But the “-gate” suffix confused old-fashioned graft with true constitutional crises. Worst of all, the practice led Americans to conflate Watergate with all the other “-gates” it seemed to generate. Watergate was unique; it forever altered the way Americans understood politics and the presidency, the way they reported and discussed national politics, the way they conceived, investigated, and understood wrongdoing by government officials.
Watergate was much more than a bungled attempt to break into the Democratic National Committee Headquarters in the Watergate apartment and office complex … Nixon’s abuse of power preceded the burglary and extended far beyond it. In the course of unraveling the Watergate story, investigators uncovered a wide range of sordid and illegal activities—a rogue government.
Alfred Kahn’s 1977 memo to the Civil Aeronautics Board, instructing members to avoid “the artificial and hyper-legal language that is sometimes known as bureaucratese or gobbledygook,” is not just a comic orthogon to the history of paperwork (about which, more here) but also a font of still-useful writing tips. The wonderful Letters of Note blog has the full letter. Here’s Kahn on the passive voice:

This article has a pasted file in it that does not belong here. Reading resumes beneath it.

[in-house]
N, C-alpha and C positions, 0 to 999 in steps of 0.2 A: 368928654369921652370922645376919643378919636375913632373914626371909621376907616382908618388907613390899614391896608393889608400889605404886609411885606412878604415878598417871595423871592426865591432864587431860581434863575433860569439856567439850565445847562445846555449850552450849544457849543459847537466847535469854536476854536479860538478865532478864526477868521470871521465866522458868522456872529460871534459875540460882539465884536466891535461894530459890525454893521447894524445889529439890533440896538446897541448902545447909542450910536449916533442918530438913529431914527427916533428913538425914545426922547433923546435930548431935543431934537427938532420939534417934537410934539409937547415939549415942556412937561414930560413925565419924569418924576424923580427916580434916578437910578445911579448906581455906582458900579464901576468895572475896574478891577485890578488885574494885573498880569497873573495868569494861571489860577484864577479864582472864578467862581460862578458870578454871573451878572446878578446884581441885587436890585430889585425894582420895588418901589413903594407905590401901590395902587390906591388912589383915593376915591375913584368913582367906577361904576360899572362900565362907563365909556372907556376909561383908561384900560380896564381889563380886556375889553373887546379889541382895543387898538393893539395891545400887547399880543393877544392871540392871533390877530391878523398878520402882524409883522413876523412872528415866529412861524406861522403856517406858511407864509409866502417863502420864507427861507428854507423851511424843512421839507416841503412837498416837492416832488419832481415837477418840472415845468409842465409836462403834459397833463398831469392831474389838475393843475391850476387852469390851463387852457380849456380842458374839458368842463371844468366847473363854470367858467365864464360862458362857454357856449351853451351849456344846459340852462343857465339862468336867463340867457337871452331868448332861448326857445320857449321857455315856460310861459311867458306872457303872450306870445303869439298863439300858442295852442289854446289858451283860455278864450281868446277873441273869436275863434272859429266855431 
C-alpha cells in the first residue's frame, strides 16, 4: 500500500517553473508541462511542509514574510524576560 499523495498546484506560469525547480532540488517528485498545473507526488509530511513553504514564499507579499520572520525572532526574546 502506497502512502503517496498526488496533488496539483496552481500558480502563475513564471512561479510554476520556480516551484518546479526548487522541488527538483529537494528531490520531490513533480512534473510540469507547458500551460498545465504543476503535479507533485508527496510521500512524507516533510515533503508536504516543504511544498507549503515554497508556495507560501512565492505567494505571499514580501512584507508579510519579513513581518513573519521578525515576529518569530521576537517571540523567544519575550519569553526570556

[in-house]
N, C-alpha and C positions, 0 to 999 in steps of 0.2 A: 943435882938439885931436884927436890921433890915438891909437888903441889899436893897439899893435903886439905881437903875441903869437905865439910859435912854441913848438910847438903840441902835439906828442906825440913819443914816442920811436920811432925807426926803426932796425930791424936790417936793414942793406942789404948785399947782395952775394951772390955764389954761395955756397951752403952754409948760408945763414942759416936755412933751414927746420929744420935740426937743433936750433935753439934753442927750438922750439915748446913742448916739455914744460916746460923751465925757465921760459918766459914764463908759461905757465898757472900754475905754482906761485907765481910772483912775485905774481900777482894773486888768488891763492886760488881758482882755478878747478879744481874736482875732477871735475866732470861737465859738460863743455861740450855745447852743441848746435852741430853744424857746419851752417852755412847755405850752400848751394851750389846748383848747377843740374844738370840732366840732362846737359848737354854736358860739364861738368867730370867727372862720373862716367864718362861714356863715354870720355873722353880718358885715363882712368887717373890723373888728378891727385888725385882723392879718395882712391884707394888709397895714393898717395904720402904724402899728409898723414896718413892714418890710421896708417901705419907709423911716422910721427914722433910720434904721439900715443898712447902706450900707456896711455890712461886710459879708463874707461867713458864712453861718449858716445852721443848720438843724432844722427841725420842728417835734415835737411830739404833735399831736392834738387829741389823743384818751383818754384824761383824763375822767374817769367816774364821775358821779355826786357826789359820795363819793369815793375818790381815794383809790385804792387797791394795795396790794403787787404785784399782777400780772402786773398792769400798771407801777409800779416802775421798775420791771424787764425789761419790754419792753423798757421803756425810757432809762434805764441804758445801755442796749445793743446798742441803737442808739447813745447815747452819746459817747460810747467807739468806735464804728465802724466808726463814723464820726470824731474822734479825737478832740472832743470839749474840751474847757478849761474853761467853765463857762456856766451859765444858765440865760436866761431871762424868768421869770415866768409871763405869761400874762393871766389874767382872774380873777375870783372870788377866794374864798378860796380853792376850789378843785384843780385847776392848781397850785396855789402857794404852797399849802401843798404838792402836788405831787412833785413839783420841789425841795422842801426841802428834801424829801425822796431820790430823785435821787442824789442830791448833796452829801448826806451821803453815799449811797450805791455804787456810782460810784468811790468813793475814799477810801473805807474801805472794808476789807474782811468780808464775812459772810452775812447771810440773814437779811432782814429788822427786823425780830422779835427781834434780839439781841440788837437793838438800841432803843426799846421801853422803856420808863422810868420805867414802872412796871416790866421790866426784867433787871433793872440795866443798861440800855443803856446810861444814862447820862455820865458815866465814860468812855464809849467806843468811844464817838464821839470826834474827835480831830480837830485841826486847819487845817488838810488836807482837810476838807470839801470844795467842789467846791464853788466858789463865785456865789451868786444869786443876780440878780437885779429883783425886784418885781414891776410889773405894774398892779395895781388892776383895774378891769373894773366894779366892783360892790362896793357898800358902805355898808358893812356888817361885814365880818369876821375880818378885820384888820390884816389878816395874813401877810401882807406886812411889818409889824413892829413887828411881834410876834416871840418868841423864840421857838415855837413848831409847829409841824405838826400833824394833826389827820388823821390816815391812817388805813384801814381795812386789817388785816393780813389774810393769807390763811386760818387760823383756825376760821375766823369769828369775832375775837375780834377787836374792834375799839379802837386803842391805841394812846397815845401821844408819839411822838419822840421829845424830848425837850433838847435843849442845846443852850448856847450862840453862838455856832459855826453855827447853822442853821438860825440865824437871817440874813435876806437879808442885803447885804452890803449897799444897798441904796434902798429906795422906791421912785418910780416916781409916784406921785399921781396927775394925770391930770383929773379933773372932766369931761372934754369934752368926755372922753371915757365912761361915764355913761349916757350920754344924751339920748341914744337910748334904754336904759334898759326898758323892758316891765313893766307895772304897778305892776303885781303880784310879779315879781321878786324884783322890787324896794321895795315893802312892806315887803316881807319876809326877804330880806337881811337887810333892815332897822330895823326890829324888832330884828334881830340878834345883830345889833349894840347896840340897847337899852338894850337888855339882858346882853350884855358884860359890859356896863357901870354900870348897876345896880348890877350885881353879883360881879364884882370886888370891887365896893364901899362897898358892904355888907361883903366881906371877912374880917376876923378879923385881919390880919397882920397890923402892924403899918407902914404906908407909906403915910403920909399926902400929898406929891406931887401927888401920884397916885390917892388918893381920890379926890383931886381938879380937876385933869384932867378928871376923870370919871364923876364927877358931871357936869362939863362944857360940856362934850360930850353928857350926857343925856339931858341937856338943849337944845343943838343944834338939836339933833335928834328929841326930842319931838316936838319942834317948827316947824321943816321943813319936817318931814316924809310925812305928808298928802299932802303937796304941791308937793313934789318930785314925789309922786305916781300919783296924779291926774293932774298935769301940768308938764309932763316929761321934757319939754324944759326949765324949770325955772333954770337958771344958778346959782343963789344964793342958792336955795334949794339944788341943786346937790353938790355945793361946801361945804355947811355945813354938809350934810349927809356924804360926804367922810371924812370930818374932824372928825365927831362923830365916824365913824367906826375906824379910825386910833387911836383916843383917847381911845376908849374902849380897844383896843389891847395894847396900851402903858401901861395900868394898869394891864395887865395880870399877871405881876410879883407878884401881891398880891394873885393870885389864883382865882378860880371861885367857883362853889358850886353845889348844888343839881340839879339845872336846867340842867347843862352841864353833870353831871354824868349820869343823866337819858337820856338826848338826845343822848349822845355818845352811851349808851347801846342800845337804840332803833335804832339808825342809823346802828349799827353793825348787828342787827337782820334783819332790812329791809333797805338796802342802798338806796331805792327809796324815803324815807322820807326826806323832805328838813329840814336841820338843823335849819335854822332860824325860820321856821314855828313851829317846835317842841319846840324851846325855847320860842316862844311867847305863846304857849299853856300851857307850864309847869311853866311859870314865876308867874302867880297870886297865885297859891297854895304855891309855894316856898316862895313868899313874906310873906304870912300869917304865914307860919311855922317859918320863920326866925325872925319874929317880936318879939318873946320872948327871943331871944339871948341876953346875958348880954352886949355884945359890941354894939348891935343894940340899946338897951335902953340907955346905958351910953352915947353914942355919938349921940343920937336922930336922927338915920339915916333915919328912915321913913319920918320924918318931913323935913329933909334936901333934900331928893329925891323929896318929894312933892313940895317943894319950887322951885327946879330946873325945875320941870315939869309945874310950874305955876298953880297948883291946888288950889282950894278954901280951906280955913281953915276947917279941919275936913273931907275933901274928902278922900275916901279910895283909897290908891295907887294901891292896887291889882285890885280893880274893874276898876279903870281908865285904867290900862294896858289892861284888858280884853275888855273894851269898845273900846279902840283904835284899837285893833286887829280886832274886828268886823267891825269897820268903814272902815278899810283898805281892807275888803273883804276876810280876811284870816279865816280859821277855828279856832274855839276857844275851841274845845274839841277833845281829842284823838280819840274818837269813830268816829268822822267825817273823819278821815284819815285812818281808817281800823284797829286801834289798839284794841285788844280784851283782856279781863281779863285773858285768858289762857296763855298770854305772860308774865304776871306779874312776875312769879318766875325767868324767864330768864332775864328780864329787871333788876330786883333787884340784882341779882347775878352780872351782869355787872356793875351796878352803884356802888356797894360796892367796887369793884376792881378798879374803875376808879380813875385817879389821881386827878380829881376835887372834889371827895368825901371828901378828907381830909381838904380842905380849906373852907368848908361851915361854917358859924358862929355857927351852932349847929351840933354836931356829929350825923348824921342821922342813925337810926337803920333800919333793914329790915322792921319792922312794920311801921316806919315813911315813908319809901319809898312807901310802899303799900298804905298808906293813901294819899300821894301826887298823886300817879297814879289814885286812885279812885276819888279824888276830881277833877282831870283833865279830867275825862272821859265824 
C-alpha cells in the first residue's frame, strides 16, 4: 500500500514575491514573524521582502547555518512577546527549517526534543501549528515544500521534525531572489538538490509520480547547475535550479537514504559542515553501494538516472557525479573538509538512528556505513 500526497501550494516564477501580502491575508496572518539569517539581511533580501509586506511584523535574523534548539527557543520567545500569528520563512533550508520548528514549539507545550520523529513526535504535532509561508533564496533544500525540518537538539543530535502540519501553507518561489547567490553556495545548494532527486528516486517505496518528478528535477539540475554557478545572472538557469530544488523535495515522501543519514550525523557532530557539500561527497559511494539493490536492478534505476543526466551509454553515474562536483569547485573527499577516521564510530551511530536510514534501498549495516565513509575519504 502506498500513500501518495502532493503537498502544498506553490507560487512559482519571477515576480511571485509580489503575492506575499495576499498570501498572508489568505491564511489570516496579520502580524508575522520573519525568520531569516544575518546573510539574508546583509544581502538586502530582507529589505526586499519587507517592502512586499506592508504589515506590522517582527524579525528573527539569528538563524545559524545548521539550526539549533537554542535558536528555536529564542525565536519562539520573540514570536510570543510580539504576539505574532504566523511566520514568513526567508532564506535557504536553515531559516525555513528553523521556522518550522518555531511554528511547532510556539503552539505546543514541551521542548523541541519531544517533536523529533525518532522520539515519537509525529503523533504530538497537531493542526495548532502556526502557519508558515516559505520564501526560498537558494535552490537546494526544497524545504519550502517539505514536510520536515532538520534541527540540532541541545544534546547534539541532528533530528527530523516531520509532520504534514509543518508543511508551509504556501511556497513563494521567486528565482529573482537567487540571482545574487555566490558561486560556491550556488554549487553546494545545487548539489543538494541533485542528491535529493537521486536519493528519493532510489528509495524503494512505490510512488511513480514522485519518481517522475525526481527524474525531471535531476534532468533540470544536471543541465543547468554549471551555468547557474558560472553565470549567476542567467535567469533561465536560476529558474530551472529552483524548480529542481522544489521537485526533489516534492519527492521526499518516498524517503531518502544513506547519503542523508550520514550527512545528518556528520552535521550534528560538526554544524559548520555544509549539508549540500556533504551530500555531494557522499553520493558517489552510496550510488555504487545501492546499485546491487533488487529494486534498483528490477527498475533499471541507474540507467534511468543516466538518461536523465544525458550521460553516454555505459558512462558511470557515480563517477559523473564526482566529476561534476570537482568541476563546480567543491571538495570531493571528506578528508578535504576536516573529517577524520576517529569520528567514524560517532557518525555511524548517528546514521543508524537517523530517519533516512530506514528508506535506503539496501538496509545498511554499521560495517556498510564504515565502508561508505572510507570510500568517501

The passive voice is wildly overused in government writing. Typically, its purpose is to conceal information: one is less likely to be jailed if one says “he was hit by a stone,” than “I hit him with a stone.” The active voice is far more forthright, direct, and human. (There are, of course, some circumstances in which the use of the passive is unavoidable; please try to confine it to those situations.)
The big challenge in historical writing is how to interweave big-picture themes and explanations with the stuff of day-to-day individual lives. (As vs., say, if you’re an economist, you don’t explicitly need to talk about the latter and if you are a novelist, or anyway a novelist not named Tolstoy, you don’t explicitly need to talk about the former. Historians, most of them anyway, try to at least nod to both. OK, end dramatically oversimplified disciplinary caricatures.) I was recently re-reading Rebirth of a Nation, by Jackson Lears, and here’s a paragraph in which he shuffles his zoom lenses: Continue reading The Paragraph Project (4)